Related problems were earlier considered by Youden (1961 a,b) and Wernimont (1975) but recently their importance in quality improvement has been pointed out by Taguchi. His solution employs an experimental design which combines multiplicatively an "inner" design array and an "outer" environmental array. Each piece of this combination is usually a fractional factorial design or some other orthogonal array. Recent research has concentrated on various means for reducing the burdensome experimental effort which presently may be needed for studies of this kind.
Robustness of an assembly to variation in its components: In the design of an assembly, such as an electrical circuit, the exact mathematical relation y = f(x) between the quality characteristic of the assembly, such as the output voltage y of the circuit and the characteristics x of its components (resistors, capacitors, etc.) may be known from physics. However there may be an infinite variety of configurations of x that can give the same desired mean level E(y) = η, say. Thus an opportunity exists for optimal design by choosing a "best" configuration.
Suppose the characteristics x of the components vary about "nominal values" ξ with known covariance matrix V. Thus for example a particular resistance xi might vary about its nominal value ξi with known variance . (Also variation in one component would usually be independent of that of another so that V would usually be diagonal). Now variation in the input characteristics x will transmit variation to the quality characteristic y so that for each choice of component nominal values which yield the desired output y = η there will be an associated mean square error = E(y - η)2 = M(η) = F(ξ).
Using a Wheatstone Bridge circuit for illustration, Taguchi and Wu (1985) pose the problem of choosing ξ so that M(η) is minimized. To solve it they again employ an experimental strategy using inner and outer arrays. Box and Fung (1986) have pointed out, however, that their procedure does not in general lead te an optimal solution and that it is better to use a simpler and more general method employing a standard numerical nonlinear optimization routine. The latter authors also make the following further points.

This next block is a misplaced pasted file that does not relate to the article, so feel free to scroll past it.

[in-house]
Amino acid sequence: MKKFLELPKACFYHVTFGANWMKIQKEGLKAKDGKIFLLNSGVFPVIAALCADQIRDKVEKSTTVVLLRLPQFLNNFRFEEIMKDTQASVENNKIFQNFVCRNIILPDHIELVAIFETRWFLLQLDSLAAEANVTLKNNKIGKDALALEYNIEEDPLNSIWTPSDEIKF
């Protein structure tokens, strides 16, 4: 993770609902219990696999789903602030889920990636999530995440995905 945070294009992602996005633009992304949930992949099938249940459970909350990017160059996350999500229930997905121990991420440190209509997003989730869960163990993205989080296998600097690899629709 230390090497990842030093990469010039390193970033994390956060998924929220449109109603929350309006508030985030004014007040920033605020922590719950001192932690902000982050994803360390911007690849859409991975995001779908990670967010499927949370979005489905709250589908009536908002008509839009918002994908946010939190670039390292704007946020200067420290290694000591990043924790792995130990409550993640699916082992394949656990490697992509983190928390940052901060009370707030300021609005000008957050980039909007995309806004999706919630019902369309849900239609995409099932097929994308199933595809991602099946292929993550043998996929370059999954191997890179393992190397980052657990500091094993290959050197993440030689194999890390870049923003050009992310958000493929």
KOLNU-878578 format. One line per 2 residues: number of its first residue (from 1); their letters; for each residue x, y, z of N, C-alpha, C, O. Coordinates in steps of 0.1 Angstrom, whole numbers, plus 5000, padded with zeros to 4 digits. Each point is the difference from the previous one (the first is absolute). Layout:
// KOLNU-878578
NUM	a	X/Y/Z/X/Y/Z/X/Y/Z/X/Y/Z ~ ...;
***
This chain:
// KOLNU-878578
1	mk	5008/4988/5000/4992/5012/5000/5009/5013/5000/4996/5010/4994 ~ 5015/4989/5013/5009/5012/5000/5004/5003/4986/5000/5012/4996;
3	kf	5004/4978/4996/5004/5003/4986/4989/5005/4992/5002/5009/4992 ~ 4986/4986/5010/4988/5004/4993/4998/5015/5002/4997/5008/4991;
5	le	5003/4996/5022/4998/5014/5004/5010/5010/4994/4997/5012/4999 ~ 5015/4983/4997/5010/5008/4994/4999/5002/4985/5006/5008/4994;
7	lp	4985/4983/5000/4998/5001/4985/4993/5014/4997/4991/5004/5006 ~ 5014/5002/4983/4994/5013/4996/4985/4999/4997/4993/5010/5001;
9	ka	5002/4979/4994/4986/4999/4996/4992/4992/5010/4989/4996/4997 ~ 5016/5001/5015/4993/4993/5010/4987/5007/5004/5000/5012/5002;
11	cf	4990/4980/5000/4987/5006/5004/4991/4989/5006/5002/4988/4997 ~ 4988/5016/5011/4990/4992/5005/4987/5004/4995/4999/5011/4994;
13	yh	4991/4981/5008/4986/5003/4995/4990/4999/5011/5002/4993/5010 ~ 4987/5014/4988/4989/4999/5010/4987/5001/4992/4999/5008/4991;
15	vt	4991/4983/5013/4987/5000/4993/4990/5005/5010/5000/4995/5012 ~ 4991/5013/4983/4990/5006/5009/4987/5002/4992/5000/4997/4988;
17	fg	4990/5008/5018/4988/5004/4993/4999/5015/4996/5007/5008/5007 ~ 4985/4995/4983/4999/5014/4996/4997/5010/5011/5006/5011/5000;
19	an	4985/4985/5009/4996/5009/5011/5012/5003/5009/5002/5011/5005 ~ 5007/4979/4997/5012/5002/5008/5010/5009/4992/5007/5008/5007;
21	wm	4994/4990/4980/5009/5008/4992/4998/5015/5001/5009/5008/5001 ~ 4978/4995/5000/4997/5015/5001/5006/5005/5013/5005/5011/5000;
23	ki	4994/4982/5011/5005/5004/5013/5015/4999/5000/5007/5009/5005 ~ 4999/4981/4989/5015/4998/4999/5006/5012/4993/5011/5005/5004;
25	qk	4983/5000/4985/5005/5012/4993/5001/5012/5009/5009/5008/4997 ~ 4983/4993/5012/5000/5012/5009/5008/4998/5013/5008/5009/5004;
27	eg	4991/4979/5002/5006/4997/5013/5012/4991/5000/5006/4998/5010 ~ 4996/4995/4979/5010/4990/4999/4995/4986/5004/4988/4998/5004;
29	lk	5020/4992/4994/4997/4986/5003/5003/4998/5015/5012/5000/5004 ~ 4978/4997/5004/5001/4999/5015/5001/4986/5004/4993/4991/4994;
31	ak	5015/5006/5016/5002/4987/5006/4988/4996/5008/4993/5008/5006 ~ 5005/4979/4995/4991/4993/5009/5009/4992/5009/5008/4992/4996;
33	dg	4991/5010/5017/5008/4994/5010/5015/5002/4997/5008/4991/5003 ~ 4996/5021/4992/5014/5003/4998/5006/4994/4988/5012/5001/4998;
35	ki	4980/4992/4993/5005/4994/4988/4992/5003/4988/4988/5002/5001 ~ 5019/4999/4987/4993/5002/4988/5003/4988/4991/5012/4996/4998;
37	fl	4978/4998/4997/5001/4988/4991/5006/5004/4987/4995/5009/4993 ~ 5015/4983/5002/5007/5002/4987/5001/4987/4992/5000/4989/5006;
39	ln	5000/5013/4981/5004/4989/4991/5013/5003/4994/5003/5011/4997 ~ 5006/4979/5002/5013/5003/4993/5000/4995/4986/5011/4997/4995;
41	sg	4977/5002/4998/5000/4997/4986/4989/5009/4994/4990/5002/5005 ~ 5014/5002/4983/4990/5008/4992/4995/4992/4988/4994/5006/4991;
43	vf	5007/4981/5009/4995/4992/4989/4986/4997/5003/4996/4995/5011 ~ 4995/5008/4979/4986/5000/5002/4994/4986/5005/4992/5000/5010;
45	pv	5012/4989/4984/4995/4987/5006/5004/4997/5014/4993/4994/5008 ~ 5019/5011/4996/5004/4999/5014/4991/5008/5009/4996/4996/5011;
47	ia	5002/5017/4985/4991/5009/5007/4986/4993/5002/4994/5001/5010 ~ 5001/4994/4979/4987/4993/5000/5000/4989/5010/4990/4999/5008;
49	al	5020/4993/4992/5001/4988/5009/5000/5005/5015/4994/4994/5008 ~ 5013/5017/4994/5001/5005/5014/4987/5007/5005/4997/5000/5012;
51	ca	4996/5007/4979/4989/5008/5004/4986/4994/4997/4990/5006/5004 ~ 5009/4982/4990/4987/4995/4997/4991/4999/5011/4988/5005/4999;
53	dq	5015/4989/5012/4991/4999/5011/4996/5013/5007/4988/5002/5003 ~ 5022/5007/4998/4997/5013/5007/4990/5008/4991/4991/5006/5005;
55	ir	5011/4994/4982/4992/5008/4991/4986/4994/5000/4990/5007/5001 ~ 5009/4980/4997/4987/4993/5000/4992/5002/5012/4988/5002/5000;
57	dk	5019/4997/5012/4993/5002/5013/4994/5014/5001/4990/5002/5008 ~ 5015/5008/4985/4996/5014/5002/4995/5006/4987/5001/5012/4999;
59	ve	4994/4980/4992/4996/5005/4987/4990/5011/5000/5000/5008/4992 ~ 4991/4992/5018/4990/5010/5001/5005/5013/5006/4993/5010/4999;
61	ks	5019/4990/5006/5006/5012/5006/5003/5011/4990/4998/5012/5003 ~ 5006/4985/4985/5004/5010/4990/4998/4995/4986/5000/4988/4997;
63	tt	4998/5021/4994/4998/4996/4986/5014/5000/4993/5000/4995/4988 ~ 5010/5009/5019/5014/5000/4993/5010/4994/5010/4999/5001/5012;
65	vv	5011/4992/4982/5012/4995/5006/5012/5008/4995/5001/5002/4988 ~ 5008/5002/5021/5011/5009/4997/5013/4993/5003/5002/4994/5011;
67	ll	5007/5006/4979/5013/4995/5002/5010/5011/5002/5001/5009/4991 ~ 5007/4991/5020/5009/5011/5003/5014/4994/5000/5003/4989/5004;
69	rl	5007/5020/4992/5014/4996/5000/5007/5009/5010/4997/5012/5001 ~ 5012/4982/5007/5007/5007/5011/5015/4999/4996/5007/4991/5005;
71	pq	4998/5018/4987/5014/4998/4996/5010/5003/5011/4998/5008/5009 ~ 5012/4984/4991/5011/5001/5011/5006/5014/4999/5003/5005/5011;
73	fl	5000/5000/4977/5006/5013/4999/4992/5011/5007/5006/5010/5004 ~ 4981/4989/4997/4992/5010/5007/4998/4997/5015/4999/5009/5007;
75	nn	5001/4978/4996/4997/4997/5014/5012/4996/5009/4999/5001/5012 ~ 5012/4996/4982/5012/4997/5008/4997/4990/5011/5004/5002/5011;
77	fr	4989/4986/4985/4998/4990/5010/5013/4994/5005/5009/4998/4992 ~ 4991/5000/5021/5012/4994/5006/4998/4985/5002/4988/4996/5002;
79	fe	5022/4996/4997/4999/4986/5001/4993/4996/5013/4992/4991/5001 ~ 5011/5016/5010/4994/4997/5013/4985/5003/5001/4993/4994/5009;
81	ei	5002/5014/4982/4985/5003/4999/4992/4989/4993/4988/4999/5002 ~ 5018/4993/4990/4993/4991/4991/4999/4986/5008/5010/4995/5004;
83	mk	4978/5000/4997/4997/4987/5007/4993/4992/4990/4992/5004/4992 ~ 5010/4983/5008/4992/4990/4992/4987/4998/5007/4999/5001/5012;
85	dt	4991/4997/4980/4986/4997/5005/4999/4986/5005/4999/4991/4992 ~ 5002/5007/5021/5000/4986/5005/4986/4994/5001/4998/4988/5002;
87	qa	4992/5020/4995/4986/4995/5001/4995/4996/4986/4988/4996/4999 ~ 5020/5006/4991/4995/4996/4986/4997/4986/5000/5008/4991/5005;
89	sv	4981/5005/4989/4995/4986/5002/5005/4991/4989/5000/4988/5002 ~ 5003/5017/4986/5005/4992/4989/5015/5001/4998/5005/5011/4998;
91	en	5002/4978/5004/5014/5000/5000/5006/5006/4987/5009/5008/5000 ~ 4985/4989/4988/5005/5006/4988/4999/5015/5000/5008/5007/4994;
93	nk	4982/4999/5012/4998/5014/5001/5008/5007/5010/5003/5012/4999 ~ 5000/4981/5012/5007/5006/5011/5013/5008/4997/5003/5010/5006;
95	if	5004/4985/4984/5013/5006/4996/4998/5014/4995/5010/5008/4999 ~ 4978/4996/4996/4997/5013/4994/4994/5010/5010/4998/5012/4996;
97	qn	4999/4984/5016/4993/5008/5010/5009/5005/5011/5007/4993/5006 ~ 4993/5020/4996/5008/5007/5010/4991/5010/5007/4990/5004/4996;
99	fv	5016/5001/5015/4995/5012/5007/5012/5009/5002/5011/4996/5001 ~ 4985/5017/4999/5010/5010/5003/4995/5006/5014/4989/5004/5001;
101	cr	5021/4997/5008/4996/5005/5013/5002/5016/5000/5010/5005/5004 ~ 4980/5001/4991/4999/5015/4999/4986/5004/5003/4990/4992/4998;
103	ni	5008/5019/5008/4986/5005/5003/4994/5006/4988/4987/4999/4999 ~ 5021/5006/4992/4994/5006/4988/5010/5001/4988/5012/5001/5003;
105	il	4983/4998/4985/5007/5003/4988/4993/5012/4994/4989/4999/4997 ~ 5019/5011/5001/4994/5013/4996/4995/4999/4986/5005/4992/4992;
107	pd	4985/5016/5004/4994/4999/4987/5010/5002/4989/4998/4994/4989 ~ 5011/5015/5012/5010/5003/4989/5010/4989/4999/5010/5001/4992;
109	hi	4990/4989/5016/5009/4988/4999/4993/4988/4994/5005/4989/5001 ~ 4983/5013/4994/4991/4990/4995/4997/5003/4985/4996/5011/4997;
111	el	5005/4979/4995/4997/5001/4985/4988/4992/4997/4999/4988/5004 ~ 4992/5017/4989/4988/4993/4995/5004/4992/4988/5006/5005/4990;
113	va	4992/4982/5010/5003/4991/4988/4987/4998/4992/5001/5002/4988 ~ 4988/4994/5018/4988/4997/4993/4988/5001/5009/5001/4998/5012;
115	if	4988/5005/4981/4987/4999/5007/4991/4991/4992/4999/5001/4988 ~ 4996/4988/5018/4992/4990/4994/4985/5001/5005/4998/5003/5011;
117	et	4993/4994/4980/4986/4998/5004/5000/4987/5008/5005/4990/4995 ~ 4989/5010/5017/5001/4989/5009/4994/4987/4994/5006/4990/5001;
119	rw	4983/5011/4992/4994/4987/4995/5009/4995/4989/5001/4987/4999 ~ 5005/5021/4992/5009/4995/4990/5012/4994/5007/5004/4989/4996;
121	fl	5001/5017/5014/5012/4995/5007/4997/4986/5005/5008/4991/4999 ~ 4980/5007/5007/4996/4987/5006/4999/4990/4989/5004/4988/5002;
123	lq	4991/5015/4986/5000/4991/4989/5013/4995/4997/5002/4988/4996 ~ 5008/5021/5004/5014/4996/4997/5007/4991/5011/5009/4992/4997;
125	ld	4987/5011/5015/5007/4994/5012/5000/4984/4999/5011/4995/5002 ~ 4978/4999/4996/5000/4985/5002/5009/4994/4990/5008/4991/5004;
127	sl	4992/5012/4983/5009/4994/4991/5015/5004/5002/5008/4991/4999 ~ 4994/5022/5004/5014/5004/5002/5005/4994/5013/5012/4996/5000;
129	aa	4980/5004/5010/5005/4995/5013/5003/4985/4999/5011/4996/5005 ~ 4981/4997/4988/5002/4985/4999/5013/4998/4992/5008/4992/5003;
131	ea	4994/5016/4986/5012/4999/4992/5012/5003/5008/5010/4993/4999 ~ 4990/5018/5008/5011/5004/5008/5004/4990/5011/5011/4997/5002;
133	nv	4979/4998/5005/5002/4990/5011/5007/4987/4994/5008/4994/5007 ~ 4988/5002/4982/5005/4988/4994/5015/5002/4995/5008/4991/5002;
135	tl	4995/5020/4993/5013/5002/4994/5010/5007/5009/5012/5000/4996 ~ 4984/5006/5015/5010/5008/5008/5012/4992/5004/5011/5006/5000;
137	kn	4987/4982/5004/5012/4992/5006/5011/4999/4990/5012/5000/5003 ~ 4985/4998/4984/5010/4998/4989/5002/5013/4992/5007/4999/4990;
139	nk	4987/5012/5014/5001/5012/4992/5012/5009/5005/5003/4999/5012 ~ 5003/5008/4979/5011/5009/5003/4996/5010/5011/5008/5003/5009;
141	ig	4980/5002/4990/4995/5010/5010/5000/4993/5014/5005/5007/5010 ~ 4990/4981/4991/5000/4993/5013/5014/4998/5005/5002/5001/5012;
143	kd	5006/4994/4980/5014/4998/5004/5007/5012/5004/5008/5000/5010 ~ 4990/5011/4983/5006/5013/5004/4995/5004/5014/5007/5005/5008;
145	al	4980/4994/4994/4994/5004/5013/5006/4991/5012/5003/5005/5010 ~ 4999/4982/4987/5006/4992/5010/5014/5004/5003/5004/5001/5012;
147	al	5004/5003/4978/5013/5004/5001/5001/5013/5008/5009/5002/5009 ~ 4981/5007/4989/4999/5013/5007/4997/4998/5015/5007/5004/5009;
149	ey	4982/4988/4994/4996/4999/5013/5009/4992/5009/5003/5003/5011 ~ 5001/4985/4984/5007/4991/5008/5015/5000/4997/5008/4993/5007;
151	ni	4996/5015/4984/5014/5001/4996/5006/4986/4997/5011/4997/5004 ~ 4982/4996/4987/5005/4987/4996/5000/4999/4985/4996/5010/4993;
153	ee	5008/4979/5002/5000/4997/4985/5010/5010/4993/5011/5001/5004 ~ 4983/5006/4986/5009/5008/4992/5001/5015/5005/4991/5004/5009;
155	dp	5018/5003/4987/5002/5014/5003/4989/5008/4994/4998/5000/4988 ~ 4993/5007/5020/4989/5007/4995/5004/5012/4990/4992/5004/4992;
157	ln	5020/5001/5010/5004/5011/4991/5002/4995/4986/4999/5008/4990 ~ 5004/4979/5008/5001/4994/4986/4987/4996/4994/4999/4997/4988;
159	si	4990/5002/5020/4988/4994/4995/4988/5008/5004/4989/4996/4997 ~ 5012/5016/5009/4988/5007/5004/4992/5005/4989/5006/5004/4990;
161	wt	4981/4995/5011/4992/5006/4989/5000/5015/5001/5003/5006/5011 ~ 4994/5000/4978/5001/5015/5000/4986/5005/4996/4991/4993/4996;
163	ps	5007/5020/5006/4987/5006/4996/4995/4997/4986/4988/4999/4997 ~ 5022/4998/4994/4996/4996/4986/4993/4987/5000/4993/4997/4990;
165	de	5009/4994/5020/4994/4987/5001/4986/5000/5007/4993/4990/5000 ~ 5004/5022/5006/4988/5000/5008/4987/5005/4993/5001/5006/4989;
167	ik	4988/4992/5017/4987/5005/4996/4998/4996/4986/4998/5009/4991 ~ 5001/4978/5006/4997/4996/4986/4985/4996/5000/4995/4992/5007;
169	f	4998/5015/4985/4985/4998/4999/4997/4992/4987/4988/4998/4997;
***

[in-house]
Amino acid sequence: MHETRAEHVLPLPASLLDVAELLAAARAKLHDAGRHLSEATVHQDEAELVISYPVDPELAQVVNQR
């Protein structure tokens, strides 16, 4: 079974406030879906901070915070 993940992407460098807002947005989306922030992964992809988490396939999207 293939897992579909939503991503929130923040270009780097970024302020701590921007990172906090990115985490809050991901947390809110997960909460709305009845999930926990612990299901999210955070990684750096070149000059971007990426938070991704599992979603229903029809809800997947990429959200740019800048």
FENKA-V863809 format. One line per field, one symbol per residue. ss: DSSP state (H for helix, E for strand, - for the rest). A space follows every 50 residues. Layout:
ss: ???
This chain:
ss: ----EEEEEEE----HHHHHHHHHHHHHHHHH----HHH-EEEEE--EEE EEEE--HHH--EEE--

Taguchi's quality engineering ideas are clearly important and present a great opportunity for development It appears, however, (see, for example, Box, Bisgaard and Fung (1988)) that the accompanying statistical methods that Taguchi recommends employing "accumulation analysis," "signal to noise ratios" and "minute analysis" are often defective, inefficient and unnecessarily complicated. Furthermore, Taguchi's philosophy seems at times to imply a substitution of statistics for engineering rather than the use of statistics as a catalyst to engineering (Box 1988). Because such deficiencies can be easily corrected it is particularly unfortunate that, in the United States at least engineers are often taught these ideas by instructors who stress that no deviation from Taguchi's exact recipe is permissible.
Quality improvement is about finding out how to do things better. The efficient way to do this is by using scientific method—a very powerful tool, employed in the past by only a small elite of trained scientists. Modern quality improvement extends the domain of scientific method over a number of dimensions:
over users (e.g. from the chief executive officer to the janitor)
over areas of human endeavor (e.g. factories, hospitals, airlines, department stores)
over time (never-ending quality improvement)
over causative factors (an evolving panorama of factors that affect the operation of a system).
Users: Although it is not possible to be numerically precise I find a rough graphical picture helpful to understanding. The distribution of technological skill in the workforce might look something like Figure 1(a). The distribution of technological skill required to solve the problems, that routinely reduce the efficiency of factories, hospitals, bus companies and so forth, might look something like Figure 1(b).
In the past only those possessing highly trained scientific or managerial talent, would have been regarded as problem solvers. Inevitably this small group could only tackle a small proportion of the problems that beset the organization. One aspect of the new approach is that many problems can be solved by suitably trained persons of lesser technical skills. An organization that does not use this talent throws away a large proportion of its creative potential. A second aspect is that engineers and technologists need to experiment simultaneously with many variables in the presence of noise. Without knowledge of statistical experimental design they are not equipped to do this efficiently.
A group visiting Japanese industry was recently told "an engineer who does not know statistical experimental design is not an engineer? (Box et. al. 1988.)